Update: 10/22/15: They caved and 80% now support Paul Ryan in what will be an unholy and temporary alliance.
Since we posted this article, things changed slightly and we had to update it at 9:30.
Rep. Louie Gohmert reported that the House Freedom Caucus was not going to endorse Paul Ryan as Speaker and they did fall short of the needed votes for an endorsement.
The Washington Post, however, said they cleared a path for him to attain the position as of 8 pm this evening. A majority of some of the most disgruntled House Republicans signaled that they would support his bid for the top job though it fell short of an endorsement. The Post said House Ways and Means Chairman spent the day courting them.
“A supermajority of the caucus has agreed to support Paul Ryan,” said Rep. Raúl R. Labrador (R-Idaho) after a lengthy evening meeting.
It wasn’t a complete rejection.
Rep. Ryan agreed to serve as Speaker but only under certain conditions.
Ryan wants to put more power in the office of the Speaker than John Boehner had.
He said he must have the support of three groups inside the House Republican conference: the House Freedom Caucus, the Republican Study Committee and the moderate Tuesday Group, his spokesman, Brendan Buck, said.
Ryan also had a few more demands: He wants changes to House rules made as a team — a major demand of the House Freedom Caucus; he wants to make it harder to overthrow a sitting speaker; and he wants a better work-life balance than out-going House Speaker John Boehner had.
Rep. Jim Jordan, head of the Freedom Caucus, told Fox News Sunday last week that some of his members “would look favorably” on Ryan — provided he is willing to embrace reforms that would diminish the leadership’s powers and strengthen the hand of rank and file members.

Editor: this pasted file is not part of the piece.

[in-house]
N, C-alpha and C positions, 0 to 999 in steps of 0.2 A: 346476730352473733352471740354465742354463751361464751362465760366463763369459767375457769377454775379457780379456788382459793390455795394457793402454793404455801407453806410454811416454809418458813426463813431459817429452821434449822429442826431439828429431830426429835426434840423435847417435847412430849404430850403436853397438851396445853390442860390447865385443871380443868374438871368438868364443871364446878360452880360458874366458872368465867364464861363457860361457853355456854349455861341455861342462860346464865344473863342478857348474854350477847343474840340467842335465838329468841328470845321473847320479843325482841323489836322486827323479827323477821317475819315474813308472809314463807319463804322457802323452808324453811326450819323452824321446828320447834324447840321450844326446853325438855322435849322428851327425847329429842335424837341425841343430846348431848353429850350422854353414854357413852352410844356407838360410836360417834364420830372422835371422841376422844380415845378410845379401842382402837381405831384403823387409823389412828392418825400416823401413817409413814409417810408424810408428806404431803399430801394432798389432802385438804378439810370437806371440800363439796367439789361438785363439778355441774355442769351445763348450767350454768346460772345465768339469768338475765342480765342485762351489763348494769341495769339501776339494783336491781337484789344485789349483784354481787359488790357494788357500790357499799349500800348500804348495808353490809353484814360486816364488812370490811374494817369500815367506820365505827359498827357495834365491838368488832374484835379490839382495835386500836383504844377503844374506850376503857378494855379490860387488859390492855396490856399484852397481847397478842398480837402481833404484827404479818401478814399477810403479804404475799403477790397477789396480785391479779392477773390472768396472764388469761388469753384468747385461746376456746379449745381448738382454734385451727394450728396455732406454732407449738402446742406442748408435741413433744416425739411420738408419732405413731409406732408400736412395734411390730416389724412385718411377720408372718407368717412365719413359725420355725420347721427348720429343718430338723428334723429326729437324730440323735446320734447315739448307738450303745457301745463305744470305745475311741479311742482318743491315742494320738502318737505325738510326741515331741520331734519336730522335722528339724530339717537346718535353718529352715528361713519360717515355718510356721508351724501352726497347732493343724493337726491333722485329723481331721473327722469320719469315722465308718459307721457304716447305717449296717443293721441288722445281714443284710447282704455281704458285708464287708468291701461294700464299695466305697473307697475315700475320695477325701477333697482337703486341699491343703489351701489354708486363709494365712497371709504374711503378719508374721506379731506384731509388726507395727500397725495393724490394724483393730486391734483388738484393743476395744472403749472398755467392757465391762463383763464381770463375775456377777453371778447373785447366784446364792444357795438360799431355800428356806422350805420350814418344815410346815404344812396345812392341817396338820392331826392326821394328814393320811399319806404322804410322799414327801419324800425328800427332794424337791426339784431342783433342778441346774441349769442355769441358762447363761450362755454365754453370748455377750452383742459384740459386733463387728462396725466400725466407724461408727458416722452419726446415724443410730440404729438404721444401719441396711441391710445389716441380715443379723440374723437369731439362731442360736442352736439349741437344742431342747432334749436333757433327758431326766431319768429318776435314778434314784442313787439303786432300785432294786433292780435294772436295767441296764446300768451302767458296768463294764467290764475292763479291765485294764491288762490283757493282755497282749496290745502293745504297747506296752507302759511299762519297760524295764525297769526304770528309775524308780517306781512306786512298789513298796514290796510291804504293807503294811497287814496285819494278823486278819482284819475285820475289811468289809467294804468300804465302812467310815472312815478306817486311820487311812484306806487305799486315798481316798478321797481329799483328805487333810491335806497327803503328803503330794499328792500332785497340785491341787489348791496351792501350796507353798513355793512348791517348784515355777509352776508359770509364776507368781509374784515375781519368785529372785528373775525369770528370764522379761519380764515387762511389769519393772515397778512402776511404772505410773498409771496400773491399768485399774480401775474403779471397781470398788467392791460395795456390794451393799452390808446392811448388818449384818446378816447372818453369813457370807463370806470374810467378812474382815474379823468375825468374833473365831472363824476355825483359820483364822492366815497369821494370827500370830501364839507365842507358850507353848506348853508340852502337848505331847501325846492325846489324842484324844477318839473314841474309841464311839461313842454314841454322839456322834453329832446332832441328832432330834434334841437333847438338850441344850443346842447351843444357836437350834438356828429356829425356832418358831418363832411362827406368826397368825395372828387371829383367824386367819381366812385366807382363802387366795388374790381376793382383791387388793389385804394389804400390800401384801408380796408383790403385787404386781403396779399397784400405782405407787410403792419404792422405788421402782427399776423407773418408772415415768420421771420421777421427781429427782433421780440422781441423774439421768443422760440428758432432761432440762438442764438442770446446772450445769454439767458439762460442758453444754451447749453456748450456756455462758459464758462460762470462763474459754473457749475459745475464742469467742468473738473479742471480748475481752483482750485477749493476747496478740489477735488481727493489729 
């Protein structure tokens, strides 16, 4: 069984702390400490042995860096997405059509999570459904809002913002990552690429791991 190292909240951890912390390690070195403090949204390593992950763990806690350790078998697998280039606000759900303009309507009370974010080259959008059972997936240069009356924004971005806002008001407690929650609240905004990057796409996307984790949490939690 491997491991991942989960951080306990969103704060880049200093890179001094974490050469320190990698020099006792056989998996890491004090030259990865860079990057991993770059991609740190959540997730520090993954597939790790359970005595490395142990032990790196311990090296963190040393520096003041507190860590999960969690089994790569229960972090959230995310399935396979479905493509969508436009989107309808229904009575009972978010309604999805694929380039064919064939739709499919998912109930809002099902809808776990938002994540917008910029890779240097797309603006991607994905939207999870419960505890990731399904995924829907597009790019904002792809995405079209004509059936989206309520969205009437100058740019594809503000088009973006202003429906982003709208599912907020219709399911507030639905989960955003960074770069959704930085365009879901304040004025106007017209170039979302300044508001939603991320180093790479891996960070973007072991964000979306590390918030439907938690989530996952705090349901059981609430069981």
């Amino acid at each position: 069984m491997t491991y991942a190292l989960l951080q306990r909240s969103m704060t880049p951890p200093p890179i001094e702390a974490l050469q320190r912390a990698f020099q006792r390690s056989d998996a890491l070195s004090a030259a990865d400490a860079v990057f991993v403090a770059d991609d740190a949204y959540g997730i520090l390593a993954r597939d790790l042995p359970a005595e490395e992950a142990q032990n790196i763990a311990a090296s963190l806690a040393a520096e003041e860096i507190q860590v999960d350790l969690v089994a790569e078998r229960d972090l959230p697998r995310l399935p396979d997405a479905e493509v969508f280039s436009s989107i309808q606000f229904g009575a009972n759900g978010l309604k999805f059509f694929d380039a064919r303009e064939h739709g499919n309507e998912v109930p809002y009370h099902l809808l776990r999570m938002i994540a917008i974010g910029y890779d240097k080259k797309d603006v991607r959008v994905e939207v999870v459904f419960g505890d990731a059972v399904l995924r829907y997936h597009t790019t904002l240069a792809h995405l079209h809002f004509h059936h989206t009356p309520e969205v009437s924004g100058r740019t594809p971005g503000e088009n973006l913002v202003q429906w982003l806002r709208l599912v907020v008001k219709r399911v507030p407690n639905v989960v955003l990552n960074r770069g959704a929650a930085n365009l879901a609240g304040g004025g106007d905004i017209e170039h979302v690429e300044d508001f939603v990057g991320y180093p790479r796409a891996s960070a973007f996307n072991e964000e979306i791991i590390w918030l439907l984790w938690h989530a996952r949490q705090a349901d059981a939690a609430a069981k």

Ryan asked for the opposite. Maybe so he isn’t picked for the job.
Rep. Peter King of New York, who literally hates Conservatives, said tea party lawmakers will prove they are “a disaster for the Republican Party and the country” if they don’t accept that Ryan is their party’s best hope for unity. He said Ryan’s terms for running are more than fair.
“I don’t see why he would agree to be speaker under any other conditions,” King said. “Basically, what he’s asking for is a normal way of conducting the House. If he’s denied that, then I wouldn’t blame him for not running.”
A number of viewpoints that Ryan holds puts him at a disadvantage with Conservatives. His bipartisan budget deal was one of them.
One of Ryan’s alleged crowning achievements was a two-year bipartisan budget deal that he and then-Democratic Senate Budget Committee Chair Patty Murray negotiated in late December 2013 following a 16-day government shutdown.
The deal funded Obama’s agenda.
It also cancelled the automatic across-the-board spending cuts and caps mandated by the Budget Control Act to enable the GOP to claim more spending on defense and enable President Obama to gain more money for his domestic Socialist programs.
It didn’t really cut anything. It reduced the increase in spending.